What are the consequential effects of work-related bite incidents?
Human bites' implications on healthcare professionals and special education professionals extend beyond the immediate physical trauma. For many, an unexpected bite can lead to psychological distress, often manifesting as anxiety or apprehension about future interactions. This heightened concern can adversely affect a professional's ability to perform their duties confidently. Furthermore, a significant bite injury might necessitate time off work for recovery, medical treatment, or counselling. This affects the individual's well-being and potential income, places additional strain on the workforce, and disrupts the continuity of care or education for the individuals they serve. Moreover, recurrent incidents can foster a workplace environment characterized by tension and apprehension, impacting team morale and overall job satisfaction. Thus, the domino effect of a single-bite incident is vast, underscoring the need for comprehensive preventive strategies and protective measures in such settings.
How is BitePRO® helping to prevent the effects of human bites?
At BitePRO®, we recognize the daily profound challenges and risks that healthcare and special education professionals face. Crafted meticulously with the user's safety, comfort, and needs in mind, our protective gear is an essential shield of the most vulnerable areas to bites, allowing dedicated professionals to concentrate on their core duties confidently. More than just a physical barrier, our products offer peace of mind, symbolizing a commitment to well-being and a proactive approach to occupational hazards. No one should view being bitten as 'part of the job'. By equipping staff with BitePRO® clothing, institutions send a clear message: the safety and well-being of their team members are paramount. With BitePRO® as a partner, professionals can continue making a positive difference, knowing they are protected every step of the way.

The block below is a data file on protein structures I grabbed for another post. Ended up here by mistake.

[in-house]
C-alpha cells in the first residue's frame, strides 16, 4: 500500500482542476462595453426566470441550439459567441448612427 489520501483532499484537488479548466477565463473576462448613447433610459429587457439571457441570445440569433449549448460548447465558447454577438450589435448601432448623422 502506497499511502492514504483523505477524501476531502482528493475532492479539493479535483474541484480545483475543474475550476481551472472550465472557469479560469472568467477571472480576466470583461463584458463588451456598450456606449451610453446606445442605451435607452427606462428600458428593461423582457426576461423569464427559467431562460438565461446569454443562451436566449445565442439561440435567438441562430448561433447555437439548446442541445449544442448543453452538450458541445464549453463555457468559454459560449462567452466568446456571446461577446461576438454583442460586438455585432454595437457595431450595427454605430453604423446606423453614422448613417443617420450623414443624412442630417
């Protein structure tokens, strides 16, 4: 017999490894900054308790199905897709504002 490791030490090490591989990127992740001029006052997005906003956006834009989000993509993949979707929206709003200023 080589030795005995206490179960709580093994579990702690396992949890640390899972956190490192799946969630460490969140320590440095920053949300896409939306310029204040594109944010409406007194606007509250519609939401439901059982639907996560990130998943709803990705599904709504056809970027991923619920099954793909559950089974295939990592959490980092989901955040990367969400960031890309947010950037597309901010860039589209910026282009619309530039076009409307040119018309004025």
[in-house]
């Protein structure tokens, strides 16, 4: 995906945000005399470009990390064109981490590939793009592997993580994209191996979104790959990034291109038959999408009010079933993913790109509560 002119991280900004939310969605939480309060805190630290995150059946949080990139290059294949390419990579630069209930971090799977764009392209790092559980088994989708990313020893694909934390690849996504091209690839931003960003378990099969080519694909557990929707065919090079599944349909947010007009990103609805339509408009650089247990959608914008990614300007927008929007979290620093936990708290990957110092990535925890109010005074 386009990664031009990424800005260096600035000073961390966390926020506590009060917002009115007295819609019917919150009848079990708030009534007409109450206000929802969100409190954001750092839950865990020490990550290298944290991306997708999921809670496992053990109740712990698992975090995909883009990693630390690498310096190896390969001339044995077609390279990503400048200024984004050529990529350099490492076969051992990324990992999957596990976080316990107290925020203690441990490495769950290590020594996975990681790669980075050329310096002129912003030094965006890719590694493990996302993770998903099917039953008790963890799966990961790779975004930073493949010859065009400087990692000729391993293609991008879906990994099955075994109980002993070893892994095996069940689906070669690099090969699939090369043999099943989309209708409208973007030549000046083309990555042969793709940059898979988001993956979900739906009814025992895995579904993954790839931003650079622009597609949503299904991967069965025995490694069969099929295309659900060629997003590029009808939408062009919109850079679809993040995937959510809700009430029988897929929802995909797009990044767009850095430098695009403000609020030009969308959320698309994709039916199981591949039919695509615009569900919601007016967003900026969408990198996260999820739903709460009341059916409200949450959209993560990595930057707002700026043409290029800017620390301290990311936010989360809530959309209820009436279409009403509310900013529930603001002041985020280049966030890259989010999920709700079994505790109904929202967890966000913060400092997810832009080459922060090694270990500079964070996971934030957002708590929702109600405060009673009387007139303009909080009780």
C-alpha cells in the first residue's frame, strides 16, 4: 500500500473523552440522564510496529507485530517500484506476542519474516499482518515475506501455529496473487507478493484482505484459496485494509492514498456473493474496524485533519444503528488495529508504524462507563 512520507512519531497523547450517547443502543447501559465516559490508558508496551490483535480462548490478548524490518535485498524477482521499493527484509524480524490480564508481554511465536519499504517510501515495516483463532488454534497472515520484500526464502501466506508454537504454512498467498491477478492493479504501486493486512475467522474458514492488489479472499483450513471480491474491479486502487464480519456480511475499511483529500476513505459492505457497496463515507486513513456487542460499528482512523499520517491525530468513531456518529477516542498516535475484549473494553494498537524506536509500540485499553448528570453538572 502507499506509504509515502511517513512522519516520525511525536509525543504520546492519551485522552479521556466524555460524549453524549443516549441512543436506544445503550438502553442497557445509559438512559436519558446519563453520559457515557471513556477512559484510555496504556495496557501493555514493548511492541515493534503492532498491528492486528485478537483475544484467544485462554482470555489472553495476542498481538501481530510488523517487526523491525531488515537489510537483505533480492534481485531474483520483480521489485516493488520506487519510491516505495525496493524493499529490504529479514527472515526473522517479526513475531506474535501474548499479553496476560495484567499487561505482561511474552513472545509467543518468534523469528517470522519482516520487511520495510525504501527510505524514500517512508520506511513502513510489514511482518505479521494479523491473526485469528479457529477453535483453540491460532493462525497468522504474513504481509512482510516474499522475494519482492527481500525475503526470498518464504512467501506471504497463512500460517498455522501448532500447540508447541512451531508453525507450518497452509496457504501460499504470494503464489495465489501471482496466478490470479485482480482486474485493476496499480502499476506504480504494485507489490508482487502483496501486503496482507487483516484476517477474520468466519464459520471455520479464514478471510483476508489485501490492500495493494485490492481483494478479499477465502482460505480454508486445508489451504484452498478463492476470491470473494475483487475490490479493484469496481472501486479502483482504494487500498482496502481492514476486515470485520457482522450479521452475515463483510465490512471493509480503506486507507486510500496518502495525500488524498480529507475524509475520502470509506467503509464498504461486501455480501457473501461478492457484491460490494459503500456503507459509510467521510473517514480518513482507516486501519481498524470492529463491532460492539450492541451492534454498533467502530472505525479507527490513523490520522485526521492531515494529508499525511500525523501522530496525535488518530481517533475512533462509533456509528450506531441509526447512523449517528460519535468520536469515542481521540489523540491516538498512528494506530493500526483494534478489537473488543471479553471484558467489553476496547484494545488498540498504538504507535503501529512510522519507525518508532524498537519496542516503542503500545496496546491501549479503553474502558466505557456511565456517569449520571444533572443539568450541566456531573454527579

For those dedicated to ensuring safety for professionals, take a moment to explore the BitePRO® clothing range and see how proactive measures are making a difference.
For information on what to do after you have been bitten, please refer to the NHS guidance, found here: https://www.nhs.uk/conditions/animal-and-human-bites/
Cleveland Clinic (n.d) Diseases & Conditions - Human Bites https://my.clevelandclinic.org/health/diseases/15745-human-bites
Deo, P. N., & Deshmukh, R. (2019). Oral microbiome: Unveiling the fundamentals. Journal of oral and maxillofacial pathology: JOMFP, 23(1), 122–128. https://doi.org/10.4103/jomfp.JOMFP_304_18
Rothe, K., Tsokos, M., & Handrick, W. (2015). Animal and Human Bite Wounds. Deutsches Arzteblatt international, 112(25), 433–443. https://doi.org/10.3238/arztebl.2015.0433
Sahi, A. (2019). What Microorganisms Naturally Live in the Mouth? News Medical Life Sciences https://www.news-medical.net/health/What-Microorganisms-Naturally-Live-in-the-Mouth.aspx